Chapter 3 explores observed impacts and projected risks to a range of natural and human systems, with a focus on how risk levels change from 1. The chapter also revisits major categories of risk Reasons for Concern, RFC based on the assessment of new knowledge that has become available since AR5. The global climate has changed relative to the pre-industrial period, and there are multiple lines of evidence that these changes have had impacts on organisms and ecosystems, as well as on human systems and well-being high confidence.

The increase in global mean surface temperature GMST , which reached 0. Human-induced global warming has already caused multiple observed changes in the climate system high confidence. Changes include increases in both land and ocean temperatures, as well as more frequent heatwaves in most land regions high confidence. There is also high confidence global warming has resulted in an increase in the frequency and duration of marine heatwaves. Trends in intensity and frequency of some climate and weather extremes have been detected over time spans during which about 0.

This assessment is based on several lines of evidence, including attribution studies for changes in extremes since Several regional changes in climate are assessed to occur with global warming up to 1. In addition to the overall increase in GMST, it is important to consider the size and duration of potential overshoots in temperature. Furthermore, there are questions on how the stabilization of an increase in GMST of 1. Overshooting poses large risks for natural and human systems, especially if the temperature at peak warming is high, because some risks may be long-lasting and irreversible, such as the loss of some ecosystems high confidence.

The rate of change for several types of risks may also have relevance, with potentially large risks in the case of a rapid rise to overshooting temperatures, even if a decrease to 1. If overshoot is to be minimized, the remaining equivalent CO 2 budget available for emissions is very small, which implies that large, immediate and unprecedented global efforts to mitigate greenhouse gases are required high confidence.

Robust increases in temperature means and extremes are also projected at 1. Climate models project robust 2 differences in regional climate between present-day and global warming up to 1. Large, robust and widespread differences are expected for temperature extremes high confidence. The strongest warming of hot extremes is projected to occur in central and eastern North America, central and southern Europe, the Mediterranean region including southern Europe, northern Africa and the Near East , western and central Asia, and southern Africa medium confidence.

The number of exceptionally hot days are expected to increase the most in the tropics, where interannual temperature variability is lowest; extreme heatwaves are thus projected to emerge earliest in these regions, and they are expected to already become widespread there at 1. Limiting global warming to 1. The regions with the largest increases in heavy precipitation events for 1.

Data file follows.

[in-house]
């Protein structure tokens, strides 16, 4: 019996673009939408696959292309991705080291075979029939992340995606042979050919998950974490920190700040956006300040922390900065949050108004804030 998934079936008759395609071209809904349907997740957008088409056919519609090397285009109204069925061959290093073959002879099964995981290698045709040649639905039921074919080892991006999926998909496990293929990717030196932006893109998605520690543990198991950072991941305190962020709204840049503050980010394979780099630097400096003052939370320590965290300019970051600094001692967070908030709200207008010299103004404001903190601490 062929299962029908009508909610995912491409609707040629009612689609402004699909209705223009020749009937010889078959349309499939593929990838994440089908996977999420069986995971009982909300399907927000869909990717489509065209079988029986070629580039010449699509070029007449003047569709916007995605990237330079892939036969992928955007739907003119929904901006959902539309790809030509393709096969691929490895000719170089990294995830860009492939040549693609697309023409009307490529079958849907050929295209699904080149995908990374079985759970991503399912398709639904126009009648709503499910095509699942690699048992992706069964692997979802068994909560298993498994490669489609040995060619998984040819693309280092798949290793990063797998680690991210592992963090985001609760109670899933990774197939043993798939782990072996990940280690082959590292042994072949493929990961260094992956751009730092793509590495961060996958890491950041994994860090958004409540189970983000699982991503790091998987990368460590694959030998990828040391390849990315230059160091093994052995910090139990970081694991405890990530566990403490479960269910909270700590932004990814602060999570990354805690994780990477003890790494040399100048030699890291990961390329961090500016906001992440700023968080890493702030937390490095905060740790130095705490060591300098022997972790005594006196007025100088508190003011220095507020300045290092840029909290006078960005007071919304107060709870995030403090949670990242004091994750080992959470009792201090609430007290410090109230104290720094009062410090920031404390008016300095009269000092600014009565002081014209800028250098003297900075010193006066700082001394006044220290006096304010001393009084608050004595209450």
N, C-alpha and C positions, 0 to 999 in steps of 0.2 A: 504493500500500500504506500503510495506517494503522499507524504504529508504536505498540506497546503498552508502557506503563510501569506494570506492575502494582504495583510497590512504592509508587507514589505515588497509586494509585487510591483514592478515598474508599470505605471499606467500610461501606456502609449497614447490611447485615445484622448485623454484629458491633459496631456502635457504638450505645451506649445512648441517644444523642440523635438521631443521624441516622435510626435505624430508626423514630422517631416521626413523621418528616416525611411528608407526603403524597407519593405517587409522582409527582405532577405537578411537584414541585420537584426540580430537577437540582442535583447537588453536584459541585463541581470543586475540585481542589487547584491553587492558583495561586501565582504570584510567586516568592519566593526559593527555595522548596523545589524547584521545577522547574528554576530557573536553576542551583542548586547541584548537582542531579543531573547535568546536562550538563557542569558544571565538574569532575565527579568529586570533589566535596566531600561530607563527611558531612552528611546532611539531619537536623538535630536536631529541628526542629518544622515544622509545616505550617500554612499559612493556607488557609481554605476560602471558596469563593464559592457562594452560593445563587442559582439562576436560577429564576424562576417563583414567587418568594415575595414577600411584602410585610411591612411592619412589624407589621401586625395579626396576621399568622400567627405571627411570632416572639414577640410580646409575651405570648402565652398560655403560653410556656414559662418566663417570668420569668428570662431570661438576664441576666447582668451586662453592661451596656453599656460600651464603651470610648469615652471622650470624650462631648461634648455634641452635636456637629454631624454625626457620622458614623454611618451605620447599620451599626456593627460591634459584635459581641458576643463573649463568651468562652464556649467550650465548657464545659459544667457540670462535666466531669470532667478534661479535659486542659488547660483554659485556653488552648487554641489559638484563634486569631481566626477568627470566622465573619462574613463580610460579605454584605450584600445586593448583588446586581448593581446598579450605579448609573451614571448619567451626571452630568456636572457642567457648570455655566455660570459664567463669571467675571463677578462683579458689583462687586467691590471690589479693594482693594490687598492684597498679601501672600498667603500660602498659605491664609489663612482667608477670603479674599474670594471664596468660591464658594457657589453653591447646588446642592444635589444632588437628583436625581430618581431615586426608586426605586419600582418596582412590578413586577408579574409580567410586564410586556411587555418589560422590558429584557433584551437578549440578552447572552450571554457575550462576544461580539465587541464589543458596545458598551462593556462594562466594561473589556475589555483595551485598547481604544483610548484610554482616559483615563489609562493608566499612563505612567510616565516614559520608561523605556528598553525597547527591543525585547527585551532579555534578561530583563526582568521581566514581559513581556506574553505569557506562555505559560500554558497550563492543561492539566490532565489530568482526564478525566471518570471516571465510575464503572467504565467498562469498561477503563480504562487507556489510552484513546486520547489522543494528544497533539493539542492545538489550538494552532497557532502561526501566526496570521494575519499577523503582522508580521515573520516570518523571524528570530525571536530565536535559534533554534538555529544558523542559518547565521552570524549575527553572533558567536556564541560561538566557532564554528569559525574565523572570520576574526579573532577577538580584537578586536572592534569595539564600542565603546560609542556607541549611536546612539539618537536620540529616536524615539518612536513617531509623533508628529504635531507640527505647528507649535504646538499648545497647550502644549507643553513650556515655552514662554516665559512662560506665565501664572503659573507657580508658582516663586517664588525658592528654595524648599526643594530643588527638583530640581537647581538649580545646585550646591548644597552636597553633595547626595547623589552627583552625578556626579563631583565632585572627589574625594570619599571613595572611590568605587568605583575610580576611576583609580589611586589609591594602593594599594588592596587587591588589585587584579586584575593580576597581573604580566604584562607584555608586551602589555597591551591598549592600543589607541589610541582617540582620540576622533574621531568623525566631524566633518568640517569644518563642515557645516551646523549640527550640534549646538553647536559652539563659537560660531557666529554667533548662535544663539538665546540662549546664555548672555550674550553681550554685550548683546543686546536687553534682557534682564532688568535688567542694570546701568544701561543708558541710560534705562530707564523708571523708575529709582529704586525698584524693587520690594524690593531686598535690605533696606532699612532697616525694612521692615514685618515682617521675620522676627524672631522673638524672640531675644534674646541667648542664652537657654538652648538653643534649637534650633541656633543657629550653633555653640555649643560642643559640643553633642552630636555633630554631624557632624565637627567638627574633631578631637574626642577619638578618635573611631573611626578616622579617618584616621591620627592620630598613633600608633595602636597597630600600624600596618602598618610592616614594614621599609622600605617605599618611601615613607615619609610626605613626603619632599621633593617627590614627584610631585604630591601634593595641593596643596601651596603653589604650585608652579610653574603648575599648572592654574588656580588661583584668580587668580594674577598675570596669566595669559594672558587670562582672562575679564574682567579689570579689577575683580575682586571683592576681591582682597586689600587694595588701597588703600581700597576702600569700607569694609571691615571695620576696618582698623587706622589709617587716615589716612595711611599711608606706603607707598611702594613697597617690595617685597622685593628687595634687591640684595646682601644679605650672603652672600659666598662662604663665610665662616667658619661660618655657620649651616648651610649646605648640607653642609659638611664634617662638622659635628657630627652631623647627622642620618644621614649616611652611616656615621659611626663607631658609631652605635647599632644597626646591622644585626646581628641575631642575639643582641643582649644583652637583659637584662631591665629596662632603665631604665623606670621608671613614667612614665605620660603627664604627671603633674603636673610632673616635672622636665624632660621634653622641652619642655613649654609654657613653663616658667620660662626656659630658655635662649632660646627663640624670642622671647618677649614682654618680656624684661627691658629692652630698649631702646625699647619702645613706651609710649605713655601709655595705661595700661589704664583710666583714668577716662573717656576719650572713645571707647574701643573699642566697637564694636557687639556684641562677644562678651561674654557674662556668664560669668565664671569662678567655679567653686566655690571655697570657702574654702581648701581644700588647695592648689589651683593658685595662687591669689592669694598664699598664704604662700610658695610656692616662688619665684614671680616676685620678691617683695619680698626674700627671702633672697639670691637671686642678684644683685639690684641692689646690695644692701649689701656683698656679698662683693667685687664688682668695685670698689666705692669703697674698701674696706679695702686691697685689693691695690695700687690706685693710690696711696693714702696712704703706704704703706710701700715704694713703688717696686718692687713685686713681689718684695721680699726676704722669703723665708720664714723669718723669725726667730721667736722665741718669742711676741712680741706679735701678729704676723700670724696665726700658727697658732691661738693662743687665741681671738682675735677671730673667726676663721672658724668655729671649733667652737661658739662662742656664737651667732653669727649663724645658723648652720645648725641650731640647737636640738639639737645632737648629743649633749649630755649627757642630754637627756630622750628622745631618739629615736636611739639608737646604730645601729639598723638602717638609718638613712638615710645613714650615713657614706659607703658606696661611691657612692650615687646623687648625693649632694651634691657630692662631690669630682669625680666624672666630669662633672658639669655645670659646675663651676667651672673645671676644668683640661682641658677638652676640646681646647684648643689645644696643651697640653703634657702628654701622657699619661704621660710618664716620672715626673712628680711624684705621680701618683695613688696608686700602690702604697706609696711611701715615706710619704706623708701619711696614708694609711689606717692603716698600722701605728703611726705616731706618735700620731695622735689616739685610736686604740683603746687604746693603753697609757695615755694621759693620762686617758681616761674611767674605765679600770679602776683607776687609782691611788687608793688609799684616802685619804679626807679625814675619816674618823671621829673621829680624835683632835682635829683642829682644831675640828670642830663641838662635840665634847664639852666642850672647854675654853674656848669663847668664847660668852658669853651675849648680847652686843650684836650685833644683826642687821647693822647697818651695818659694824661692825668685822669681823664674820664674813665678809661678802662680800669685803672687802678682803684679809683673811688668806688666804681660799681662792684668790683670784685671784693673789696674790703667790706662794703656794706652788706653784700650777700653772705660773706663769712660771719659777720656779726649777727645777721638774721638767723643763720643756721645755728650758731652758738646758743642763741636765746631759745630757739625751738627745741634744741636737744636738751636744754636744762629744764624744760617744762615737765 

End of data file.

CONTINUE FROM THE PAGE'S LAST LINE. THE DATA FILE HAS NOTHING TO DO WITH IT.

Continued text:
The 2000 Census: interim assessment

Tropical cyclones are projected to decrease in frequency but with an increase in the number of very intense cyclones limited evidence , low confidence. Risks to natural and human systems are expected to be lower at 1. This difference is due to the smaller rates and magnitudes of climate change associated with a 1. Lower rates of change enhance the ability of natural and human systems to adapt, with substantial benefits for a wide range of terrestrial, freshwater, wetland, coastal and ocean ecosystems including coral reefs high confidence , as well as food production systems, human health, and tourism medium confidence , together with energy systems and transportation low confidence.

Exposure to multiple and compound climate-related risks is projected to increase between 1. For global warming from 1. Small island states and economically disadvantaged populations are particularly at risk high confidence. An intermediate temperature overshoot will have no long- term consequences for Arctic sea ice coverage, and hysteresis is not expected high confidence. A smaller sea level rise could mean that up to A slower rate of sea level rise enables greater opportunities for adaptation medium confidence. There is high confidence that sea level rise will continue beyond Instabilities exist for both the Greenland and Antarctic ice sheets, which could result in multi-meter rises in sea level on time scales of century to millennia.

There is medium confidence that these instabilities could be triggered at around 1. Risks have been identified for the survival, calcification, growth, development and abundance of a broad range of marine taxonomic groups, ranging from algae to fish, with substantial evidence of predictable trait-based sensitivities high confidence.

The 2000 Census : Interim Assessment

There are multiple lines of evidence that ocean warming and acidification corresponding to 1. Larger risks are expected for many regions and systems for global warming at 1. Future risks at 1. The impacts on natural and human systems would be greater if mitigation pathways temporarily overshoot 1. The size and duration of an overshoot would also affect future impacts e.